In early December, members of Congress, their staff, and members of the scientific community learned about what’s happening in the brains of their children and, in the case of some of the younger staff, themselves.
At the Congressional Neuroscience Caucus briefing on the developing brain, leaders in the neuroscience field explored the fundamental differences between the growing and fully developed brain. Speakers included Lisa Freund, chief of the Eunice Kennedy Shriver National Institute of Child Health and Human Development at the National Institutes of Health (NIH), and Frances Jensen, professor and chair of the department of neurology at the Perelman School of Medicine, University of Pennsylvania.
“Your brain develops into young adulthood, the late 20s and early 30s for most people,” Freund said, even though 80 percent of all your neurons are in place by age two. She explained how brain development in early childhood is more about making connections between cells than about changing the number of cells in the brain. New connections between cells are added, but only ones that are used frequently stay put. The rest are removed or pruned away so the brain can focus on only the necessary connections as development continues through adulthood, Freund said.
Jensen’s interest in the teenage brain came from a personal place — she was looking to understand her own teenage sons. After diving into studies on the adolescent brain, she shared her findings and firsthand experiences in a popular science book, The Teenage Brain: A Neuroscientist’s Survival Guide to Raising Adolescents and Young Adults, and with the crowd gathered at the briefing.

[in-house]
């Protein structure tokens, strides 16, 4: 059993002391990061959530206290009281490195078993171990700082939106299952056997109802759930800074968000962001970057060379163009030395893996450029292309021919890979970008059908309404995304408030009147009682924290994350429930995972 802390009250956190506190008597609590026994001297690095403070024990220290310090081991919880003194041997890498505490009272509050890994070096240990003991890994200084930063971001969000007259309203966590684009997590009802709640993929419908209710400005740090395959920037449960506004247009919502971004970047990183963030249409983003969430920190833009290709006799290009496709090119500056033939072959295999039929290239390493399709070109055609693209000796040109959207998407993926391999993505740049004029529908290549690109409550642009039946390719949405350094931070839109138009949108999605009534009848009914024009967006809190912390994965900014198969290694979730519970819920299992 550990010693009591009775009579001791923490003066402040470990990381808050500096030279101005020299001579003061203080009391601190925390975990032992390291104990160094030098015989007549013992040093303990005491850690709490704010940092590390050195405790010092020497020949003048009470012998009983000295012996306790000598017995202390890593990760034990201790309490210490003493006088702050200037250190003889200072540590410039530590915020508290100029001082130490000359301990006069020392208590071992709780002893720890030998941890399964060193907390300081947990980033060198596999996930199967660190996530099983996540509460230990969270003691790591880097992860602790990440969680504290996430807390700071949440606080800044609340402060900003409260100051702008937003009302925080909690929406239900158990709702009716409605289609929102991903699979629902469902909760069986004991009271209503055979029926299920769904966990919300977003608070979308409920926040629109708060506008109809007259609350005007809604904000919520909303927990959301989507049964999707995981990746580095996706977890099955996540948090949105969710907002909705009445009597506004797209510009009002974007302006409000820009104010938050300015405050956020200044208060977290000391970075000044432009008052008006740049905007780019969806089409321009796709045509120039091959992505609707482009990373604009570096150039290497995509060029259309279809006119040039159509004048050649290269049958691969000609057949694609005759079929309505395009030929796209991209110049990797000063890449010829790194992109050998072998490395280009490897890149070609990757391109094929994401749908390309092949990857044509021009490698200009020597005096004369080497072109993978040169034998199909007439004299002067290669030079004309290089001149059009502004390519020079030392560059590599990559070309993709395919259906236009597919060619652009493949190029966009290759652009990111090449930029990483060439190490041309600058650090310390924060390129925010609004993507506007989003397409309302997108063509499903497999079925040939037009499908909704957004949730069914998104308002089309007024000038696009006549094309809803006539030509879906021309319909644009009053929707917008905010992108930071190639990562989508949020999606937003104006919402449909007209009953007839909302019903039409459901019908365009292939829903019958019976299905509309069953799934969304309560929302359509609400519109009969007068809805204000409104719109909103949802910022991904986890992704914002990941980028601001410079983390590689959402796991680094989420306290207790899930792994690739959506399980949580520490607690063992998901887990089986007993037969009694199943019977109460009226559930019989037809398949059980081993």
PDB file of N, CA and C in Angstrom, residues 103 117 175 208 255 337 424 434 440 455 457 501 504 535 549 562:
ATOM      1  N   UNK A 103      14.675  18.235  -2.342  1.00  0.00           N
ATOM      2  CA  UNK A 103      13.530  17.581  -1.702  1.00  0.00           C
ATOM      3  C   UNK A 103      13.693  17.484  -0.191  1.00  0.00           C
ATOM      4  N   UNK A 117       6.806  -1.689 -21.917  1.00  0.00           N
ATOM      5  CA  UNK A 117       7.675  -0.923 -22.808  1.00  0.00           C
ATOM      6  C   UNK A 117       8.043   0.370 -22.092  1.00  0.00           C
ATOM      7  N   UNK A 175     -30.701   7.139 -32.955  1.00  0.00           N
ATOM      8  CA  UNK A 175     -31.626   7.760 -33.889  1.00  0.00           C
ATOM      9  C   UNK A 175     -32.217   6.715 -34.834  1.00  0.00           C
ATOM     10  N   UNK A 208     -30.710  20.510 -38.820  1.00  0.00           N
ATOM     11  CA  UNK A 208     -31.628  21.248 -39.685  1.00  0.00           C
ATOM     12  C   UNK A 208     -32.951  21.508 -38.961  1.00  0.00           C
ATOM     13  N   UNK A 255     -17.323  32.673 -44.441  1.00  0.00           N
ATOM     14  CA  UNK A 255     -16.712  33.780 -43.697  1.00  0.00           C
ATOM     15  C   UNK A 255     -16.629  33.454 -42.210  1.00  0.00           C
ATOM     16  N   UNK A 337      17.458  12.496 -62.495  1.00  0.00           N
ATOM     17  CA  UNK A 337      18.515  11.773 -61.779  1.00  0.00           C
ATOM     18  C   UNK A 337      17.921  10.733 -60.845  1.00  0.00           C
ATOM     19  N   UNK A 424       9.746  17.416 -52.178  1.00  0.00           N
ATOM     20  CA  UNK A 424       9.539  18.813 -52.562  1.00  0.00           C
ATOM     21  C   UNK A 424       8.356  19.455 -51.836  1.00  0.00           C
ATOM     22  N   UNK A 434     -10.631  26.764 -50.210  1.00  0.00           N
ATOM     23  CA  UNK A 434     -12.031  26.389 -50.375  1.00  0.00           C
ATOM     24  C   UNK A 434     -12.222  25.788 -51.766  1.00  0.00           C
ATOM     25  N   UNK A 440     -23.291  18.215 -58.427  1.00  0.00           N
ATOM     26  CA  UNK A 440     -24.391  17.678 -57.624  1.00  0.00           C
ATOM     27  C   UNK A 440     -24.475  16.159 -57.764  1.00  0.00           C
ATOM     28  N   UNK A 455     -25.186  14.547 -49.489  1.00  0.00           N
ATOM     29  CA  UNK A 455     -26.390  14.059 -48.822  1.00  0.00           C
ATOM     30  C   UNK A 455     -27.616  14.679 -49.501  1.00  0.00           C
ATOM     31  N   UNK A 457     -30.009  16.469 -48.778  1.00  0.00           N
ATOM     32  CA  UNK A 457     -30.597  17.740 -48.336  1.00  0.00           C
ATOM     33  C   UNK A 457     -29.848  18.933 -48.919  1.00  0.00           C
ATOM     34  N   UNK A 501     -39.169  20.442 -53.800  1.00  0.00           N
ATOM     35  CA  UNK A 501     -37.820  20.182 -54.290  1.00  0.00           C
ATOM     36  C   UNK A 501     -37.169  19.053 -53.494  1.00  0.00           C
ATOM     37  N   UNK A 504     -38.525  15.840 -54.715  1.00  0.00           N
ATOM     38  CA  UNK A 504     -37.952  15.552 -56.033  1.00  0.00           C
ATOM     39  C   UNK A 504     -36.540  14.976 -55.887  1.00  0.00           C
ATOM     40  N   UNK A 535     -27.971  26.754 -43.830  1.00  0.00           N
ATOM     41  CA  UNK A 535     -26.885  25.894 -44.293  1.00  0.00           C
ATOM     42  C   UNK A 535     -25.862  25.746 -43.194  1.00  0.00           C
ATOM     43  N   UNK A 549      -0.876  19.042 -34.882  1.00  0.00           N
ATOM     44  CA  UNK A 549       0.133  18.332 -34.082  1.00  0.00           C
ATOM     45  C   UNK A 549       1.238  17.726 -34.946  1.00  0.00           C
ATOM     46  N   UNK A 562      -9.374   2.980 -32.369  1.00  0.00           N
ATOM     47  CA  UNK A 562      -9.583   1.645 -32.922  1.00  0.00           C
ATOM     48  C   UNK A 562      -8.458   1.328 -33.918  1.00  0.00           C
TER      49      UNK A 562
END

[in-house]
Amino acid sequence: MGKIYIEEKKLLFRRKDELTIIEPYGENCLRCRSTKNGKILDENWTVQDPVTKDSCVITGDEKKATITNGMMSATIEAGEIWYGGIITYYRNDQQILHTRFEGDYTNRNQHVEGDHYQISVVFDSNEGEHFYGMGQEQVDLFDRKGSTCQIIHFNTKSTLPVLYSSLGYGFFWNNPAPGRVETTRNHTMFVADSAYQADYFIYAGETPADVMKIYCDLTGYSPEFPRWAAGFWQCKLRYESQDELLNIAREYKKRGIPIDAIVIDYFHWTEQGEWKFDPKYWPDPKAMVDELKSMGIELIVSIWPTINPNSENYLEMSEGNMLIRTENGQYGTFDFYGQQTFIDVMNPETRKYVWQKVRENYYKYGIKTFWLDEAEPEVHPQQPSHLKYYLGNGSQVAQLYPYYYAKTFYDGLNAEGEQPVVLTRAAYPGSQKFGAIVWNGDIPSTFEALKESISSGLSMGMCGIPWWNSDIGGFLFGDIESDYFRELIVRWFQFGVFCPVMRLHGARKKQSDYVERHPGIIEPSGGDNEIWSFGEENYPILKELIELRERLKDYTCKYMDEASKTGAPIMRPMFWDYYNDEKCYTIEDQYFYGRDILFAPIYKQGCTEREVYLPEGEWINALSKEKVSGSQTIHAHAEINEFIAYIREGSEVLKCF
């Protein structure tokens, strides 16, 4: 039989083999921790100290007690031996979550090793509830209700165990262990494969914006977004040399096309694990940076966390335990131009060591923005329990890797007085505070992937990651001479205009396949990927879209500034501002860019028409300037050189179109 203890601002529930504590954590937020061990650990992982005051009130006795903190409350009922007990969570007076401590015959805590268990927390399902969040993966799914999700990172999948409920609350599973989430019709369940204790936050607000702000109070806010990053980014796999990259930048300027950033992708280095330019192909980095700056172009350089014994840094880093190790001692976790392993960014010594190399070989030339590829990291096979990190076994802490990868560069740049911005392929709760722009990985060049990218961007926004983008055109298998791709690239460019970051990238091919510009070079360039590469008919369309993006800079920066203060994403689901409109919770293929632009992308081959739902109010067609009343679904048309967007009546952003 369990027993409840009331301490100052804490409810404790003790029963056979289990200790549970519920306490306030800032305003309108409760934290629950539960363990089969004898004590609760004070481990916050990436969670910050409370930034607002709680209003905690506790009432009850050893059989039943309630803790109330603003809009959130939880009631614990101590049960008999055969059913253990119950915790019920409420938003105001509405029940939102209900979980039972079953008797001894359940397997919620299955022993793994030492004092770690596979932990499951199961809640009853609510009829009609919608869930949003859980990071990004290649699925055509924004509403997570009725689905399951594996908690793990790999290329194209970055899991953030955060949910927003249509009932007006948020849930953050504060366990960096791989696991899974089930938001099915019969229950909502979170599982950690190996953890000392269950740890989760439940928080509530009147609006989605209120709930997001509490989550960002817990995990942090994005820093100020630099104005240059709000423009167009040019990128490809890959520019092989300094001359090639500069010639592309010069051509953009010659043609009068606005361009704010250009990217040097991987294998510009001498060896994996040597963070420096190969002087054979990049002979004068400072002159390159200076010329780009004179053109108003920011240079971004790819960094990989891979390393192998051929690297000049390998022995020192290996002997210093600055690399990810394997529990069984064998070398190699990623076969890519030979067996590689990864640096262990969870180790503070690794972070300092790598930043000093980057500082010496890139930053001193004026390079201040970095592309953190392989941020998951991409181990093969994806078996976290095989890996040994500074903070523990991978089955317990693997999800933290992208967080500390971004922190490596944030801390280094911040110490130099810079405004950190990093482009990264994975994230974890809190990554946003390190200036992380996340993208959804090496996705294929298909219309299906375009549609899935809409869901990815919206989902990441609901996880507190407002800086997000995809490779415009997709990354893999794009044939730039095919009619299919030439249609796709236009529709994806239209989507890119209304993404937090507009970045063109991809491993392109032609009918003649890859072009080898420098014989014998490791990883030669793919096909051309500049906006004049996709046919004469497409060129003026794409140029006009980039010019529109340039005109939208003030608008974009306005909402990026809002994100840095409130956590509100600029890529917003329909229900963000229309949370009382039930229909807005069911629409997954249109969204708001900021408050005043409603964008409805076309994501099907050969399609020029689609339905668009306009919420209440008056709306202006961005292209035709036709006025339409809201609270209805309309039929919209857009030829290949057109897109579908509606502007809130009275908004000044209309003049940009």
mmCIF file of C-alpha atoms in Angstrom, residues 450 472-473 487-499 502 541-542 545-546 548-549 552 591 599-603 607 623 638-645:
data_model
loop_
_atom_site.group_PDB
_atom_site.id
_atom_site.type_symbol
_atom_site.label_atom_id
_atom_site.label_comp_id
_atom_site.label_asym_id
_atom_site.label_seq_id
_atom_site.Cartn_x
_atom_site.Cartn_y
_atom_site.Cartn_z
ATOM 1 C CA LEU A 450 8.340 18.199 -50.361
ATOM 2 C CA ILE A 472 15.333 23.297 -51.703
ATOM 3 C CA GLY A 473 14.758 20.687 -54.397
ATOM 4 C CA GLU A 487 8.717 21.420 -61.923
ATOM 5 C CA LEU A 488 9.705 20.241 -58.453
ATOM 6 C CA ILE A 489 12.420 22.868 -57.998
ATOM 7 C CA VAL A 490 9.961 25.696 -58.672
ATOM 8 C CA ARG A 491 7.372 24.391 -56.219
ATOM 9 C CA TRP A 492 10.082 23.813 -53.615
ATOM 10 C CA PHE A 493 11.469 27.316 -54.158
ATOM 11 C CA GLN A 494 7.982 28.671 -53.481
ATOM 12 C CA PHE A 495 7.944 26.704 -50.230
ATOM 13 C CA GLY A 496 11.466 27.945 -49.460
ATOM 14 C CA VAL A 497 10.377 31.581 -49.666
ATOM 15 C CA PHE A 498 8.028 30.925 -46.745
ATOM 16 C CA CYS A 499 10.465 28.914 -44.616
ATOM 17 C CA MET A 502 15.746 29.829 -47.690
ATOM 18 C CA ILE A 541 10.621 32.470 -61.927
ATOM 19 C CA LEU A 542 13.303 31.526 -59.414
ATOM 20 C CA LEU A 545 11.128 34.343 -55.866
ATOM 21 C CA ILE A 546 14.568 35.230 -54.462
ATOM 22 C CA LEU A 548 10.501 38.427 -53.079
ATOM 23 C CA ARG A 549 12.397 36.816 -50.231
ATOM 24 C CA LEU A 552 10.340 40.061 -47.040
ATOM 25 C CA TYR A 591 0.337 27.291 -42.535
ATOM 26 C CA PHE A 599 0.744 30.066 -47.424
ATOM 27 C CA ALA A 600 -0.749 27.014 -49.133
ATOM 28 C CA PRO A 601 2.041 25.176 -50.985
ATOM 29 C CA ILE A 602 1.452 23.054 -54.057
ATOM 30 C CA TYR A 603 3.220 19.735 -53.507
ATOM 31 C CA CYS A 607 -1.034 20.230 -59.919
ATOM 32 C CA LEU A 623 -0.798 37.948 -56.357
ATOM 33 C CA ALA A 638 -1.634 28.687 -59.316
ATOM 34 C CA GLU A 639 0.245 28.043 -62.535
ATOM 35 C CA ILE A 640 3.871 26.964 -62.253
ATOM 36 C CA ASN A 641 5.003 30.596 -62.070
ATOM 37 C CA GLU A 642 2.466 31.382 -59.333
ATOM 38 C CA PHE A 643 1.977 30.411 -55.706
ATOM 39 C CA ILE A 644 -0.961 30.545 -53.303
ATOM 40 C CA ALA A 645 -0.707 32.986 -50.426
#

“They’re learning machines!” Jensen said, referring to the teen brain’s high level of flexibility or “plasticity.” Neurons in an adolescent can build connections to other cells twice as quickly as neurons in an adult brain, which allows teens to absorb new information at a rapid-fire pace but also makes their brains more vulnerable to negative influences. Stress, poor sleep, alcohol, and drugs of abuse all have dramatically larger effects on the brain of a young adult, making them particularly sensitive to addiction, a form of “learning” that most people would like to avoid. Additionally, because the part of the brain responsible for planning and weighing consequences is among the last to develop, teens have little foresight and are prone to risky behavior, a fact already well known by many parents.
Both speakers touched on topics relevant to policy on the Hill, such as the need for early interventions for disadvantaged children and how children and young adults should be treated within the justice system.
The Congressional Neuroscience Caucus was founded, and is currently co-chaired, by Representatives Cathy McMorris Rodgers (R-WA) and Earl Blumenauer (D-OR). The briefing was sponsored by the American Brain Coalition, the Child Neurology Society, and the American Academy of Neurology.